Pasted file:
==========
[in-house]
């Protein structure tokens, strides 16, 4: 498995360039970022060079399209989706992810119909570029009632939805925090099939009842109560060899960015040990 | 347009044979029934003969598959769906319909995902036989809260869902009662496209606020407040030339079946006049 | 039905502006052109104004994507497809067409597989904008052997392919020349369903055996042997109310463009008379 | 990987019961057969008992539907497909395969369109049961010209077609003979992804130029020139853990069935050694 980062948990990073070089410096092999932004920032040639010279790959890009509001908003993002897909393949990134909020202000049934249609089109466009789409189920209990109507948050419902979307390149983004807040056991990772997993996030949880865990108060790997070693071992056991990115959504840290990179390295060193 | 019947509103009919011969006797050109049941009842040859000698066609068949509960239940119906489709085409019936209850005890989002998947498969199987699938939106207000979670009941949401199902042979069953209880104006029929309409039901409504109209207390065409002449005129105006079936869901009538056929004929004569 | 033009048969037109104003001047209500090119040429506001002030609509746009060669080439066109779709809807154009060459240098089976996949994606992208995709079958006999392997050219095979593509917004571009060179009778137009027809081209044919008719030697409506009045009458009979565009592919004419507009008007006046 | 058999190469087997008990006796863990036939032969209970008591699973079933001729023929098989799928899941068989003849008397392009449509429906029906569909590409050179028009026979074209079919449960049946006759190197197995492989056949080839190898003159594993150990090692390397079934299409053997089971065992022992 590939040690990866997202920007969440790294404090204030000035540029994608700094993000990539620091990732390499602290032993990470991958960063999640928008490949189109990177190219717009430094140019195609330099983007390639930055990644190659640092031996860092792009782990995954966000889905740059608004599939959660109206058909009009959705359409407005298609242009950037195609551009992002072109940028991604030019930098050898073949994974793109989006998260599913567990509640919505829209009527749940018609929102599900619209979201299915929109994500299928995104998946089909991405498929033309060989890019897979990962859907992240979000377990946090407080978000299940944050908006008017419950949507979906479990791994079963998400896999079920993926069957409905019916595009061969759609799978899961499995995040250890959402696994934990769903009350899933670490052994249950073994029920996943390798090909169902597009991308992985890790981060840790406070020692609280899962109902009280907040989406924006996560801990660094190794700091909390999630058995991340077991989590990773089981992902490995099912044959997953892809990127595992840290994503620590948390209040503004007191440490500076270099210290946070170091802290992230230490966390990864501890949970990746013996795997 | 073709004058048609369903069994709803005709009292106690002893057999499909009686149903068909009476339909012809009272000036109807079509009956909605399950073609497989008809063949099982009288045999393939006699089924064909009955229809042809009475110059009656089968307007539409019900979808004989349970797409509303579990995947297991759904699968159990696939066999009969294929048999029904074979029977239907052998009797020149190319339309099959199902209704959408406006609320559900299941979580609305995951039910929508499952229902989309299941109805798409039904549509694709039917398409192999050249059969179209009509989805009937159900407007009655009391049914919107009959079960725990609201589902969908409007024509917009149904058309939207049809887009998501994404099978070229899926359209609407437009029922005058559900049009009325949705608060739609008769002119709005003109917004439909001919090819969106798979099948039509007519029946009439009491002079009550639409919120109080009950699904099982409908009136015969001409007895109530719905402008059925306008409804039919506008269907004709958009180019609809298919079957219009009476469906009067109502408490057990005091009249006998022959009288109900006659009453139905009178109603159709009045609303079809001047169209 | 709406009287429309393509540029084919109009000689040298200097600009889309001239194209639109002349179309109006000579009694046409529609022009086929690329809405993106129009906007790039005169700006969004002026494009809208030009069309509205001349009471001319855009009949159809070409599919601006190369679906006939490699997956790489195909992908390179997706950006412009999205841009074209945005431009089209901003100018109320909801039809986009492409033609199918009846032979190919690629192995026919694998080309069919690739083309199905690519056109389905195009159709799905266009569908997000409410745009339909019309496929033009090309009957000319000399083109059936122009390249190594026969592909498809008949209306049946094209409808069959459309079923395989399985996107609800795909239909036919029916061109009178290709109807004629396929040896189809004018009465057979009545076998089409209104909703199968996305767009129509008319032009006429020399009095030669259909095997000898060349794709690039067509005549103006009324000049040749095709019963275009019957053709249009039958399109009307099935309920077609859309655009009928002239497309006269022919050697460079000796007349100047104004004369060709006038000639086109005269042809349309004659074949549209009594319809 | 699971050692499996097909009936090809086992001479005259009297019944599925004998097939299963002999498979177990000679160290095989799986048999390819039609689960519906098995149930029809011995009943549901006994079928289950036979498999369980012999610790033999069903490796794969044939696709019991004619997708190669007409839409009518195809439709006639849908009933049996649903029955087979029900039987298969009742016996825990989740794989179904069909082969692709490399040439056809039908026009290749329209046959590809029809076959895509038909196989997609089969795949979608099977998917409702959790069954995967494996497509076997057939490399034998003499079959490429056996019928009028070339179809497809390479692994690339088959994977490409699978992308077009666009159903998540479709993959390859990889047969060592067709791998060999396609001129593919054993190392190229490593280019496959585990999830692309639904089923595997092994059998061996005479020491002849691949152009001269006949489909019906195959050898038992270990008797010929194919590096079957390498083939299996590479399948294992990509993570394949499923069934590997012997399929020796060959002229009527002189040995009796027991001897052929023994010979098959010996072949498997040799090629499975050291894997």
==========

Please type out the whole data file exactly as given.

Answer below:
[in-house]
């Protein structure tokens, strides 16, 4: 498995360039970022060079399209989706992810119909570029009632939805925090099939009842109560060899960015040990 | 347009044979029934003969598959769906319909995902036989809260869902009662496209606020407040030339079946006049 | 039905502006052109104004994507497809067409597989904008052997392919020349369903055996042997109310463009008379 | 990987019961057969008992539907497909395969369109049961010209077609003979992804130029020139853990069935050694 980062948990990073070089410096092999932004920032040639010279790959890009509001908003993002897909393949990134909020202000049934249609089109466009789409189920209990109507948050419902979307390149983004807040056991990772997993996030949880865990108060790997070693071992056991990115959504840290990179390295060193 | 019947509103009919011969006797050109049941009842040859000698066609068949509960239940119906489709085409019936209850005890989002998947498969199987699938939106207000979670009941949401199902042979069953209880104006029929309409039901409504109209207390065409002449005129105006079936869901009538056929004929004569 | 033009048969037109104003001047209500090119040429506001002030609509746009060669080439066109779709809807154009060459240098089976996949994606992208995709079958006999392997050219095979593509917004571009060179009778137009027809081209044919008719030697409506009045009458009979565009592919004419507009008007006046 | 058999190469087997008990006796863990036939032969209970008591699973079933001729023929098989799928899941068989003849008397392009449509429906029906569909590409050179028009026979074209079919449960049946006759190197197995492989056949080839190898003159594993150990090692390397079934299409053997089971065992022992 590939040690990866997202920007969440790294404090204030000035540029994608700094993000990539620091990732390499602290032993990470991958960063999640928008490949189109990177190219717009430094140019195609330099983007390639930055990644190659640092031996860092792009782990995954966000889905740059608004599939959660109206058909009009959705359409407005298609242009950037195609551009992002072109940028991604030019930098050898073949994974793109989006998260599913567990509640919505829209009527749940018609929102599900619209979201299915929109994500299928995104998946089909991405498929033309060989890019897979990962859907992240979000377990946090407080978000299940944050908006008017419950949507979906479990791994079963998400896999079920993926069957409905019916595009061969759609799978899961499995995040250890959402696994934990769903009350899933670490052994249950073994029920996943390798090909169902597009991308992985890790981060840790406070020692609280899962109902009280907040989406924006996560801990660094190794700091909390999630058995991340077991989590990773089981992902490995099912044959997953892809990127595992840290994503620590948390209040503004007191440490500076270099210290946070170091802290992230230490966390990864501890949970990746013996795997 | 073709004058048609369903069994709803005709009292106690002893057999499909009686149903068909009476339909012809009272000036109807079509009956909605399950073609497989008809063949099982009288045999393939006699089924064909009955229809042809009475110059009656089968307007539409019900979808004989349970797409509303579990995947297991759904699968159990696939066999009969294929048999029904074979029977239907052998009797020149190319339309099959199902209704959408406006609320559900299941979580609305995951039910929508499952229902989309299941109805798409039904549509694709039917398409192999050249059969179209009509989805009937159900407007009655009391049914919107009959079960725990609201589902969908409007024509917009149904058309939207049809887009998501994404099978070229899926359209609407437009029922005058559900049009009325949705608060739609008769002119709005003109917004439909001919090819969106798979099948039509007519029946009439009491002079009550639409919120109080009950699904099982409908009136015969001409007895109530719905402008059925306008409804039919506008269907004709958009180019609809298919079957219009009476469906009067109502408490057990005091009249006998022959009288109900006659009453139905009178109603159709009045609303079809001047169209 | 709406009287429309393509540029084919109009000689040298200097600009889309001239194209639109002349179309109006000579009694046409529609022009086929690329809405993106129009906007790039005169700006969004002026494009809208030009069309509205001349009471001319855009009949159809070409599919601006190369679906006939490699997956790489195909992908390179997706950006412009999205841009074209945005431009089209901003100018109320909801039809986009492409033609199918009846032979190919690629192995026919694998080309069919690739083309199905690519056109389905195009159709799905266009569908997000409410745009339909019309496929033009090309009957000319000399083109059936122009390249190594026969592909498809008949209306049946094209409808069959459309079923395989399985996107609800795909239909036919029916061109009178290709109807004629396929040896189809004018009465057979009545076998089409209104909703199968996305767009129509008319032009006429020399009095030669259909095997000898060349794709690039067509005549103006009324000049040749095709019963275009019957053709249009039958399109009307099935309920077609859309655009009928002239497309006269022919050697460079000796007349100047104004004369060709006038000639086109005269042809349309004659074949549209009594319809 | 699971050692499996097909009936090809086992001479005259009297019944599925004998097939299963002999498979177990000679160290095989799986048999390819039609689960519906098995149930029809011995009943549901006994079928289950036979498999369980012999610790033999069903490796794969044939696709019991004619997708190669007409839409009518195809439709006639849908009933049996649903029955087979029900039987298969009742016996825990989740794989179904069909082969692709490399040439056809039908026009290749329209046959590809029809076959895509038909196989997609089969795949979608099977998917409702959790069954995967494996497509076997057939490399034998003499079959490429056996019928009028070339179809497809390479692994690339088959994977490409699978992308077009666009159903998540479709993959390859990889047969060592067709791998060999396609001129593919054993190392190229490593280019496959585990999830692309639904089923595997092994059998061996005479020491002849691949152009001269006949489909019906195959050898038992270990008797010929194919590096079957390498083939299996590479399948294992990509993570394949499923069934590997012997399929020796060959002229009527002189040995009796027991001897052929023994010979098959010996072949498997040799090629499975050291894997």